Jim Cross wrote: Sat Sep 11, 2021 1:02 pm Here's a quote from Llinás who believes the brain and nervous system developed to enable intelligent locomotion.
For myself, I suspect that subjectivity is what the nervous system is all about, even at the most primitive levels of evolution.
As I've said, subjectivity does seem to be important. It does provide a sense of self — a unity of experience. My guess is that this unity of experience is what God sought in this reality. How reality is constituted isn't just some aggregate of disparate events but one where each entity within the mind of God is unique but also embedded in the communion of all things. Each offers an experience of life from its perspective, combines and affects other entities to form an overall experience of the Divine Life.
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AshvinP
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Re: Evolution and the causal efficacy of consciousness

Post by AshvinP »

JustinG wrote: Sat Sep 11, 2021 8:22 am Hi all,

I would appreciate any comment, critique or discussion on this paper I wrote (https://www.cosmosandhistory.org/index. ... e/view/704) which was published in Cosmos and History: The Journal of Natural and Social Philosophy a while ago.

It is quite long, so take your time in responding, as I will in responding back.

Here is the abstract:
The evolutionary argument for the causal efficacy of consciousness of William James contends that an implication of the theory of evolution by natural selection is that subjective states have physical effects. This paper explores the contemporary relevance of James' argument. The argument will be examined and some objections to it briefly discussed. Following this, the implications of the argument for the foundations of science and for evolutionary theory will be addressed. Consideration will then be given to how extensively subjective purpose may occur in living nature in view of James' argument. It is argued that the evolutionary argument lends support to Whiteheadian metaphysics and has significant implications for the world-view of scientific materialism.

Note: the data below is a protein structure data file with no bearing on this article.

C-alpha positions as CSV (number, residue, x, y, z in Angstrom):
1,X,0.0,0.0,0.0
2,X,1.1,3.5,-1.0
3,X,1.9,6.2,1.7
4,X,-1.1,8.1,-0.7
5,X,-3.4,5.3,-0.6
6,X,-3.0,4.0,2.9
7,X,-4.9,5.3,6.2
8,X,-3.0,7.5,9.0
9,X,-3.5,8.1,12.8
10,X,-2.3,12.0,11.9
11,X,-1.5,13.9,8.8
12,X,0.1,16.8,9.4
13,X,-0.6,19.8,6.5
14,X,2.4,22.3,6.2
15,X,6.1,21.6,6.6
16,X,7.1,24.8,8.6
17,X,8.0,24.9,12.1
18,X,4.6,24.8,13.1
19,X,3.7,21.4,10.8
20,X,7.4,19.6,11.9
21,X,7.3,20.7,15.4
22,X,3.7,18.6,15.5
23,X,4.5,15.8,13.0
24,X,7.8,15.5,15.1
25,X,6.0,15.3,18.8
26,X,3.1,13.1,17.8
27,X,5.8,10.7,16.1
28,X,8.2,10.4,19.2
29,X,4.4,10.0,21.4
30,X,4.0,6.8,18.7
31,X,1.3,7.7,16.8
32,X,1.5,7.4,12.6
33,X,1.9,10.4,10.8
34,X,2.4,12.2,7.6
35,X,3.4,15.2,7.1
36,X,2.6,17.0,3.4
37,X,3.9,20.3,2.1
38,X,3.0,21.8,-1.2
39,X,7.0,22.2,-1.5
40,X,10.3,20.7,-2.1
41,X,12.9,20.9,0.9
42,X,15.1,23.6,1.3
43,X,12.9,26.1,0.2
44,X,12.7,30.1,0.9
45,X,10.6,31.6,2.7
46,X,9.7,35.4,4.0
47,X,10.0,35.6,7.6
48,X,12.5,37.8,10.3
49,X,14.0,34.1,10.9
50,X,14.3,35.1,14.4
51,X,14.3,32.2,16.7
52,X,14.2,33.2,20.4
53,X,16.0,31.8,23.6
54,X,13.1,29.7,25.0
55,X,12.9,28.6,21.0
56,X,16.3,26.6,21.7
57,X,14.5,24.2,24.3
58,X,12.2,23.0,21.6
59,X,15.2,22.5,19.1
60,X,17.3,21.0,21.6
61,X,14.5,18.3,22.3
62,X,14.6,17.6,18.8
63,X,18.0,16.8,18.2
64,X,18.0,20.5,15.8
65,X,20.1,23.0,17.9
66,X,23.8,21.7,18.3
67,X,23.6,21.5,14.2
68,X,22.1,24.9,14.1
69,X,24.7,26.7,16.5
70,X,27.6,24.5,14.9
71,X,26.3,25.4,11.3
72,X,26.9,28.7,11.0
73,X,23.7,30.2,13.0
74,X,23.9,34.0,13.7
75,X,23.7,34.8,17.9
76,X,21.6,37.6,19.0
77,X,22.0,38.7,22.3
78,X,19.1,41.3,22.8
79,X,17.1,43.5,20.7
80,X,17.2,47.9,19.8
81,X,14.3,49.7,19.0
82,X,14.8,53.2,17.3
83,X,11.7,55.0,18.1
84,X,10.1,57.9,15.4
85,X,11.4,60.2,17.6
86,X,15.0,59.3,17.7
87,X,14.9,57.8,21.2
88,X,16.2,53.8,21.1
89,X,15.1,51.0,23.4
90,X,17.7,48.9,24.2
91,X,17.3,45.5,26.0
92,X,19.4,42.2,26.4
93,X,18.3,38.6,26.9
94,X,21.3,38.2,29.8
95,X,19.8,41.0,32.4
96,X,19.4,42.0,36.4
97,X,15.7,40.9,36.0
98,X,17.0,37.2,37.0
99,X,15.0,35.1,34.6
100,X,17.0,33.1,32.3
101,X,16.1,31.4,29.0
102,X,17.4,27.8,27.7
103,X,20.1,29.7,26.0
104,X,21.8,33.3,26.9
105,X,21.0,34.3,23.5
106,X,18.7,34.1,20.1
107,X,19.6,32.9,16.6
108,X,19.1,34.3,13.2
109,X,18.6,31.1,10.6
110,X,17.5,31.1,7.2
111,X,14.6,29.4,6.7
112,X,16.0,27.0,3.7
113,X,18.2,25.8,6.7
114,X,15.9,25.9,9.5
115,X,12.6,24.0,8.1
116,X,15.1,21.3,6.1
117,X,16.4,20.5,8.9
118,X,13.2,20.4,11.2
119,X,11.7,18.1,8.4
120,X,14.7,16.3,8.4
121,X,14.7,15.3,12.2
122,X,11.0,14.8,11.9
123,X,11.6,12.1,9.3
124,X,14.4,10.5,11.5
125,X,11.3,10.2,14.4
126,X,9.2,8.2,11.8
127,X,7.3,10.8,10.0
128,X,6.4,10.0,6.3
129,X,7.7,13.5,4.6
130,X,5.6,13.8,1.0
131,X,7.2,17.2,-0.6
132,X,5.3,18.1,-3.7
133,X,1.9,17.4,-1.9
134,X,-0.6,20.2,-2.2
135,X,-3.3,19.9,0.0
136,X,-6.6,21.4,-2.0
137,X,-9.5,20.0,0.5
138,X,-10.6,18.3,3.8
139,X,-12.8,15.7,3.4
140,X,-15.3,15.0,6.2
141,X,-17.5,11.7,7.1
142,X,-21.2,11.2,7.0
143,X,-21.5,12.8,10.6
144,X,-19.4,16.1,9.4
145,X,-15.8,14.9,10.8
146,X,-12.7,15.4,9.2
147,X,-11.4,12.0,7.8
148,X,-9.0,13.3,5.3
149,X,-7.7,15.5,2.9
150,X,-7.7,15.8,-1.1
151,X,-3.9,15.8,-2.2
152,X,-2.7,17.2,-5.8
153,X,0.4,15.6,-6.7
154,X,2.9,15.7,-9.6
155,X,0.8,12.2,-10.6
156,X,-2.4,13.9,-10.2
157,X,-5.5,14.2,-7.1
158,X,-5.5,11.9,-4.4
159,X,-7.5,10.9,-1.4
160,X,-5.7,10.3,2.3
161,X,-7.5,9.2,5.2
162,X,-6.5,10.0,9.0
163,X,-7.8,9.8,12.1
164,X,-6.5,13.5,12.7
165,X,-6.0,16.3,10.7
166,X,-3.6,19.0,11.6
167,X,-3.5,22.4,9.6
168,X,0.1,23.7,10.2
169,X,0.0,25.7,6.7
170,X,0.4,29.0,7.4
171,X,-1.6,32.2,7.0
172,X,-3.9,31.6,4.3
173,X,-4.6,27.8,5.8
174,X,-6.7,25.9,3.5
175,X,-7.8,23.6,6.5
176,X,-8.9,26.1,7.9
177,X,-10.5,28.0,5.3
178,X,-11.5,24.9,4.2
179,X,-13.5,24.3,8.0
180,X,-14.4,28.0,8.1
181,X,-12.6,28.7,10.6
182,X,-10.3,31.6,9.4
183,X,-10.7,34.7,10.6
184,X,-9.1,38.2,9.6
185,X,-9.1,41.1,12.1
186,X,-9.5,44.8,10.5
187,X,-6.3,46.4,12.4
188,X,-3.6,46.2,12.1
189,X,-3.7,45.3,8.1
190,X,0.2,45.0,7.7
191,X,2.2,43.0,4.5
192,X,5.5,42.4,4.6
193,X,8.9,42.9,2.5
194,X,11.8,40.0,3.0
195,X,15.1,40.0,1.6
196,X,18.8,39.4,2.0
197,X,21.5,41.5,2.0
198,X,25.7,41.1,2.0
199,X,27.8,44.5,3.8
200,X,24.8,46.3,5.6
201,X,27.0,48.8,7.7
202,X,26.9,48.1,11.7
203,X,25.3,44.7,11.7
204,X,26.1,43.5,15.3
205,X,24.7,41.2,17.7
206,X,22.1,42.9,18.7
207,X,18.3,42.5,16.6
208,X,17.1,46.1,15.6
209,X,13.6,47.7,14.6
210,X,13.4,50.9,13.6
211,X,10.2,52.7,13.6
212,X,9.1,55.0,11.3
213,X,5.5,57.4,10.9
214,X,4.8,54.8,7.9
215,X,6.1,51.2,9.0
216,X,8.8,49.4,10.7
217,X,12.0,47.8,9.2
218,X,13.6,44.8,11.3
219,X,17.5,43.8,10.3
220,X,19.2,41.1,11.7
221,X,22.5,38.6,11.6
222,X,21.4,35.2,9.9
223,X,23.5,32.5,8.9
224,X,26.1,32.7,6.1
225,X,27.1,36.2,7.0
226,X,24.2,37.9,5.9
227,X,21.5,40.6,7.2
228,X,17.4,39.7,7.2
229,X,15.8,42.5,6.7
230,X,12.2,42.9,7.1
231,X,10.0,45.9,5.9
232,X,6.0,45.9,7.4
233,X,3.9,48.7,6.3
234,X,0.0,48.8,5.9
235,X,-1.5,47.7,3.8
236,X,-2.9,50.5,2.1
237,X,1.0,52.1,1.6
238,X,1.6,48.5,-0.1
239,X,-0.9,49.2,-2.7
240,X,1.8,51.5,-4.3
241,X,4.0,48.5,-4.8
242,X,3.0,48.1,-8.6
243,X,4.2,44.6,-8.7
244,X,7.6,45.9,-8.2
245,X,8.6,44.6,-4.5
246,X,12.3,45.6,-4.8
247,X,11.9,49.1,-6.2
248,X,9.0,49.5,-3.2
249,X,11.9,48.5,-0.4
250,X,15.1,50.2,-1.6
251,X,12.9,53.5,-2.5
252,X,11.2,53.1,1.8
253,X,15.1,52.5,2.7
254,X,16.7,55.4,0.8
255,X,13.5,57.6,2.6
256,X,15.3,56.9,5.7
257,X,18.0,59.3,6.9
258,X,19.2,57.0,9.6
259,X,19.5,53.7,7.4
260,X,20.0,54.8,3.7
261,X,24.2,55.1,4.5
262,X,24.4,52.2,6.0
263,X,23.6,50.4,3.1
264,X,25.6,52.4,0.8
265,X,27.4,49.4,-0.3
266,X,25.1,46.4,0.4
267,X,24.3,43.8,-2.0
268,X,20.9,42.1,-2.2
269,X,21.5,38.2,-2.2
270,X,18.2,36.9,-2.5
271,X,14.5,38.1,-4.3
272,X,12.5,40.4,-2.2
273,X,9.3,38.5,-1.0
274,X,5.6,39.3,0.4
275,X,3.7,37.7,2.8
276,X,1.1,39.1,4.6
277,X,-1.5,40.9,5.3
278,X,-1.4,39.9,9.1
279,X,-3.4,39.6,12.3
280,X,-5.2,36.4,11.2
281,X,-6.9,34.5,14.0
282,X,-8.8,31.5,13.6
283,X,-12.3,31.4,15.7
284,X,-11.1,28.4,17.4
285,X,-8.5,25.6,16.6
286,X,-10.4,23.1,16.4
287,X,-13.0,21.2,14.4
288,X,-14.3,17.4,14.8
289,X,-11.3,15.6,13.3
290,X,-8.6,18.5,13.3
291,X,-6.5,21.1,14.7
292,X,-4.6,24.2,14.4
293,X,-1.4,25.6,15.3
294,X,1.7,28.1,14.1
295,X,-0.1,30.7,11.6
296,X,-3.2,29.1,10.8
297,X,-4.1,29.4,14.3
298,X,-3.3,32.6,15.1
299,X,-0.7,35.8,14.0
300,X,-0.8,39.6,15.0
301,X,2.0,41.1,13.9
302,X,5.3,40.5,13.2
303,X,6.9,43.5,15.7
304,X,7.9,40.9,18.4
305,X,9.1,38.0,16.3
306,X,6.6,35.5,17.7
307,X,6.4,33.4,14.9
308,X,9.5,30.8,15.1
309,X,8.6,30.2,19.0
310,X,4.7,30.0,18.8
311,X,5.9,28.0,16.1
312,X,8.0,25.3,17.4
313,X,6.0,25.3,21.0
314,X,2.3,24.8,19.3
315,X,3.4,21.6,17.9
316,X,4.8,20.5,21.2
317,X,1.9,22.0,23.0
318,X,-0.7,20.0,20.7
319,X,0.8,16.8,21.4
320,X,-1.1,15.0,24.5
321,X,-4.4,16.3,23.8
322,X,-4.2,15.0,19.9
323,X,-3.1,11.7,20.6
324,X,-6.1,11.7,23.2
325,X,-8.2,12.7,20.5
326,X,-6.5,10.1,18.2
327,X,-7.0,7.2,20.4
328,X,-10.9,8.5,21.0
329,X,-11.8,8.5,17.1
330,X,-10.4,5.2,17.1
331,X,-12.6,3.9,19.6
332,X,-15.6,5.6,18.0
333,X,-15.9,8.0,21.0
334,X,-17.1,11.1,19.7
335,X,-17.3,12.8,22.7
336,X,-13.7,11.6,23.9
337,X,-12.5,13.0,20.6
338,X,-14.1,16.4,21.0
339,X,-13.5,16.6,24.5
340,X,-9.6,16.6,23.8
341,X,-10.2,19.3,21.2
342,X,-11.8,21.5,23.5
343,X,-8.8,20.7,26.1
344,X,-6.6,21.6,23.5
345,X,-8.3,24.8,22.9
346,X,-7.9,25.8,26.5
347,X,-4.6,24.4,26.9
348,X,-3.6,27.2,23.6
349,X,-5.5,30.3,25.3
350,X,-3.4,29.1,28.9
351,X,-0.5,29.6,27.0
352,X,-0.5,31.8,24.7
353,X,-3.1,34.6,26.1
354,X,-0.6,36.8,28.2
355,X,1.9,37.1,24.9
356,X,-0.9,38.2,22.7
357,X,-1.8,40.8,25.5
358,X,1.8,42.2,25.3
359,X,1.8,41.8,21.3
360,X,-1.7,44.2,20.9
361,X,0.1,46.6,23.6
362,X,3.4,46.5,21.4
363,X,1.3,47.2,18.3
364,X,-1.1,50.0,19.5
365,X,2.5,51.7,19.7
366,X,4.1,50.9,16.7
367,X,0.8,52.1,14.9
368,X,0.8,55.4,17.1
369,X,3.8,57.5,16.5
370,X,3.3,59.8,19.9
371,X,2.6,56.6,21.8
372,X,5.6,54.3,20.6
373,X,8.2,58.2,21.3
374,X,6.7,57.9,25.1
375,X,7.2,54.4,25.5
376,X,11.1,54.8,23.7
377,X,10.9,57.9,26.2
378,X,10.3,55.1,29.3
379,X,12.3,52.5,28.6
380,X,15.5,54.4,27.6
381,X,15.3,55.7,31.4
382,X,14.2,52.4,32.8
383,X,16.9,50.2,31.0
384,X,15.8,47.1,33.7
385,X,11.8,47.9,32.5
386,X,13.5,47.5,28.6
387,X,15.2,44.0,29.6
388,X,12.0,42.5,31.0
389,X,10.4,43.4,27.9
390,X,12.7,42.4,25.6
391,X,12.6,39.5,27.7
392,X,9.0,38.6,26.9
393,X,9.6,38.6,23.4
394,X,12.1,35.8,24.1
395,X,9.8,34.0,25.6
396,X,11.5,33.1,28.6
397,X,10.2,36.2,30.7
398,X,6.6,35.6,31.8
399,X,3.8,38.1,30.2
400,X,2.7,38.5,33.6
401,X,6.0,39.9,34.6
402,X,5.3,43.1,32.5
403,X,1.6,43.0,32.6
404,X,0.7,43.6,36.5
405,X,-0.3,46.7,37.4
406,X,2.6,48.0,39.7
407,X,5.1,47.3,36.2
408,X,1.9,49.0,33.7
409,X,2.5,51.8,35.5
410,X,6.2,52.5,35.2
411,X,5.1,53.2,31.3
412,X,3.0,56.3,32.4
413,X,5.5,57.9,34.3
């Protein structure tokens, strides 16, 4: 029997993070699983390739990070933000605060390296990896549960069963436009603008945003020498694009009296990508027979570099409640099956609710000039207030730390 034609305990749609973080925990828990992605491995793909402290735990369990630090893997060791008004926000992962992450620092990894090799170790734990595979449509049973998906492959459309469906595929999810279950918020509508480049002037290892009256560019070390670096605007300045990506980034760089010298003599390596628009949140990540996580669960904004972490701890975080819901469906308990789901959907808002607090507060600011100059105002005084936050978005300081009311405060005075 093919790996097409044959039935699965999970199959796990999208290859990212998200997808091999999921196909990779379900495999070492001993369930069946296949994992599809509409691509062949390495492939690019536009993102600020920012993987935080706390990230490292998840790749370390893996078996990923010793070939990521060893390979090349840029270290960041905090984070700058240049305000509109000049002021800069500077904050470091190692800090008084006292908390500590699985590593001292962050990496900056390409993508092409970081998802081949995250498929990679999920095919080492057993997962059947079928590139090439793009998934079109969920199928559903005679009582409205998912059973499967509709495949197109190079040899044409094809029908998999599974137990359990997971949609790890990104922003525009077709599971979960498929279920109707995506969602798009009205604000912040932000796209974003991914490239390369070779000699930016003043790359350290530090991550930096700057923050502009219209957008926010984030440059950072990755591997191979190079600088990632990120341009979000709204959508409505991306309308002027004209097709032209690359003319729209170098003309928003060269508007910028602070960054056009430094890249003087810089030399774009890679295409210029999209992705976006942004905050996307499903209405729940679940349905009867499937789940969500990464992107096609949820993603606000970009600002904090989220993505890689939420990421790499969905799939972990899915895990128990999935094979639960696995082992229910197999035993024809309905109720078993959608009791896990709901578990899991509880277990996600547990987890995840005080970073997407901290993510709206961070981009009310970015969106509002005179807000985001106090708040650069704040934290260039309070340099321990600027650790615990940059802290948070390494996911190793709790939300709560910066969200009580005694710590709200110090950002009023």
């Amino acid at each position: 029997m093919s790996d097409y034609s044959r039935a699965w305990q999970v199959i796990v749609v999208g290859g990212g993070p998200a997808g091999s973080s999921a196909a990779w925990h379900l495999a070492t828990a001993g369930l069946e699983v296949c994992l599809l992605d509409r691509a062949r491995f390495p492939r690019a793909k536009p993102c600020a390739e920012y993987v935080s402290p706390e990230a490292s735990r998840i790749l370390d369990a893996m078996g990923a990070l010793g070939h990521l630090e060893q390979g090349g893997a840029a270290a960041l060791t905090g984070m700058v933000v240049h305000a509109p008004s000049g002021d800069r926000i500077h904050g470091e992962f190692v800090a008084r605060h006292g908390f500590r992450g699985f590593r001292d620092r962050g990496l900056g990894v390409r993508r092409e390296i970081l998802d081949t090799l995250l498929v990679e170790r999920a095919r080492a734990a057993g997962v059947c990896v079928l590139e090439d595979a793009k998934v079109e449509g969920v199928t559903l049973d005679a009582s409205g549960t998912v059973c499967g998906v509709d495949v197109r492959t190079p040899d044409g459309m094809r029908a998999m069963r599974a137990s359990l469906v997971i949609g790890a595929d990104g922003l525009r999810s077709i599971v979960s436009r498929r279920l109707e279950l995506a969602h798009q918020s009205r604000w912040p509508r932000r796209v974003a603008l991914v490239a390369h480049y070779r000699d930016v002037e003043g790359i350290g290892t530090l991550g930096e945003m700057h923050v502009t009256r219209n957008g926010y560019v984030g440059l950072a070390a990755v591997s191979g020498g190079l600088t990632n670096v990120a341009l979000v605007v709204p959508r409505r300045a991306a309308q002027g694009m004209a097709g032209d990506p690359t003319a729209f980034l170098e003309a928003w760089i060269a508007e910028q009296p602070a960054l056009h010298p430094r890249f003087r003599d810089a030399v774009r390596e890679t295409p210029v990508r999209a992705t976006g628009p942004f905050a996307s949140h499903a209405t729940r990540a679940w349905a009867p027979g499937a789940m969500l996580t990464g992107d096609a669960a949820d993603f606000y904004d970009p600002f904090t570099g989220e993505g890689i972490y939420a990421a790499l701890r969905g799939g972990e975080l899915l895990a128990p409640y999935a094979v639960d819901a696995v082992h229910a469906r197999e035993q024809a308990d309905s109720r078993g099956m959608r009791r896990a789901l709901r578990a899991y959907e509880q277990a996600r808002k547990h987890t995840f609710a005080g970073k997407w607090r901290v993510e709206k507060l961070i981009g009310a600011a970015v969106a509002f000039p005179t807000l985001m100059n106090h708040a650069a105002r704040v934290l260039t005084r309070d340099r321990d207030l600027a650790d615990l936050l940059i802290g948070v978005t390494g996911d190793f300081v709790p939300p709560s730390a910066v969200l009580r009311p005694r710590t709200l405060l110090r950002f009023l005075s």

Justin,

This is a very well-written and researched article. I appreciate the effort you put into it, even if it was awhile ago. I started looking into James' evolutionary argument myself and found it very interesting. It really seemed to emphasize the role of the individual as the locus of evolutionary activity, which is pretty much the opposite of the materialistic evolutionary view, which holds each individual as a nearly irrelevant agent in the world. So I completely agree that consciousness has "causal efficacy" in evolution. Actually, as I have been exploring in my recent mythological essays, I think it is very clear that all such traditions are reflecting the evolution of consciousness itself. Since you asked for critiques, that is mine - it seems you are still going with the strictly "bottom-up" materialist or panpsychist approach of simple units combing into more complex ones through mostly material selection pressures, but also saying the simple units have consciousness. I am not sure if that is even compatible with Whitehead's metaphysics, but perhaps I am wrong about that. Either way, I think Cleric's comment on another thread is very relevant here as well (my insertions in brackets):